Post-election town hall: Possible policy impacts on the social determinants of health

Ambulance in front of a small building.

The social determinants of health (SDOH) – non-clinical factors, such as housing, transportation, etc. that influence health – have been featured increasingly in recent years in regulations, legislation, waivers, and programs at all levels of government.

What will the election results mean for these efforts?

As part of our Building Healthy Neighborhoods project, Brookings Senior Fellow Stuart Butler speaks with three veteran experts to assess how the results of the 2020 election might impact efforts to advance SDOH approaches to health care. Our panelists, who bring a broad range and depth of expertise, include:

  • Kavita Patel served as the director of policy for the Office of Intergovernmental Affairs and Public Engagement in the White House during the Obama Administration. Dr. Patel is currently a Nonresident Fellow at the Brookings Institution and previously was the managing director of clinical transformation at the Center for Health Policy at Brookings.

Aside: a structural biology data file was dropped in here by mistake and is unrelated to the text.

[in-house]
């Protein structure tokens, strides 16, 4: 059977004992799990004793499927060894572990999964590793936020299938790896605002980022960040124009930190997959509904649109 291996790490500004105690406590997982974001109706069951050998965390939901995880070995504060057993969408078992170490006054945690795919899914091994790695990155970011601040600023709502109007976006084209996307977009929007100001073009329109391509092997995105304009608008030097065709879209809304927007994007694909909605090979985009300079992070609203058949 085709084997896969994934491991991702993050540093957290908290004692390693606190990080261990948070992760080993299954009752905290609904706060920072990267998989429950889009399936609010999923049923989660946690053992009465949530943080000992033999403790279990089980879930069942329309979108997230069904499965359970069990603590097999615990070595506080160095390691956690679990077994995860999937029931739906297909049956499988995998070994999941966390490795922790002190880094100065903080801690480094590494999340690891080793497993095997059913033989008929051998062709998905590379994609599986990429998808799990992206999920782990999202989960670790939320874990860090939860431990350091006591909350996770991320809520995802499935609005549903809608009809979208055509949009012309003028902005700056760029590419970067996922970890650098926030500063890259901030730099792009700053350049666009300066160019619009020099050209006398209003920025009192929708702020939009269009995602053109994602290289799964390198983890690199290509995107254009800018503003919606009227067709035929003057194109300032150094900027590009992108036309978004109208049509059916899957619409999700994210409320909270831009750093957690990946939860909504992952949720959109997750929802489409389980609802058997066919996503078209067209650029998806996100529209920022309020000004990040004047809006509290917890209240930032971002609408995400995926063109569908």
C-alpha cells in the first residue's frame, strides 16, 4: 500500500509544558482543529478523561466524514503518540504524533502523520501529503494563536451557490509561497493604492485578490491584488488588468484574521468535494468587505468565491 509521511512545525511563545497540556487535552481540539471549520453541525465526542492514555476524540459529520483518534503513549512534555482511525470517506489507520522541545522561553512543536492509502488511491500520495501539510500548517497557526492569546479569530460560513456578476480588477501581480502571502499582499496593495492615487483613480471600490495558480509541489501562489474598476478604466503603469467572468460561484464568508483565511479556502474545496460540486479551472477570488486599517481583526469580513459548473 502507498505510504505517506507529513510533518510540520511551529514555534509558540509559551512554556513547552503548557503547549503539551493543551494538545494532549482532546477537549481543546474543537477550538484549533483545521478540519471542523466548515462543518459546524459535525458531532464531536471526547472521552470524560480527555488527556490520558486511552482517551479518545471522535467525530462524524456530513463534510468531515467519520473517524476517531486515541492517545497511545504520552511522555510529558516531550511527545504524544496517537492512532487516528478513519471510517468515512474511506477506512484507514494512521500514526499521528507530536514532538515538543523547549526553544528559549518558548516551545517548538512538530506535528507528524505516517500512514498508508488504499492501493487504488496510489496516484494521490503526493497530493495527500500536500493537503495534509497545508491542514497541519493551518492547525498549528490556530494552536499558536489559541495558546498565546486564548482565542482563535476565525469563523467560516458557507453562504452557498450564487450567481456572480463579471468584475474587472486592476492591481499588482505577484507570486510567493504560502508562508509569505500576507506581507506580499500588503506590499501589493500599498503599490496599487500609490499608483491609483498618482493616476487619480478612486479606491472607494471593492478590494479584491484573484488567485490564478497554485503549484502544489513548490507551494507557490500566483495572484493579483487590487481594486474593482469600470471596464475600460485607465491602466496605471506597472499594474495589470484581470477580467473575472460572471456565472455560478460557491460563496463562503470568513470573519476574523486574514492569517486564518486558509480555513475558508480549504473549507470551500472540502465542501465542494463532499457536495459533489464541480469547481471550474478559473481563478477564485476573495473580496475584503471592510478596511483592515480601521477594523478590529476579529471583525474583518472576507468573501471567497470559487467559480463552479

• Len Nichols is a non-resident Fellow of the Health Policy Center of the Urban Institute. Dr. Nichols heads the Urban Institute’s CAPGI project, which explores community-wide techniques to encourage investment in SDOH. He has more than two decades of experience in advising government and the private sector on health policy.
  • Melissa Quick is the Co-Chair of Aligning for Health, a membership organization committed to reducing barriers to SDOH. She is Vice-President at Sirona Strategies, a health care consulting firm, and previously served in the Centers for Medicare and Medicaid Services (CMS).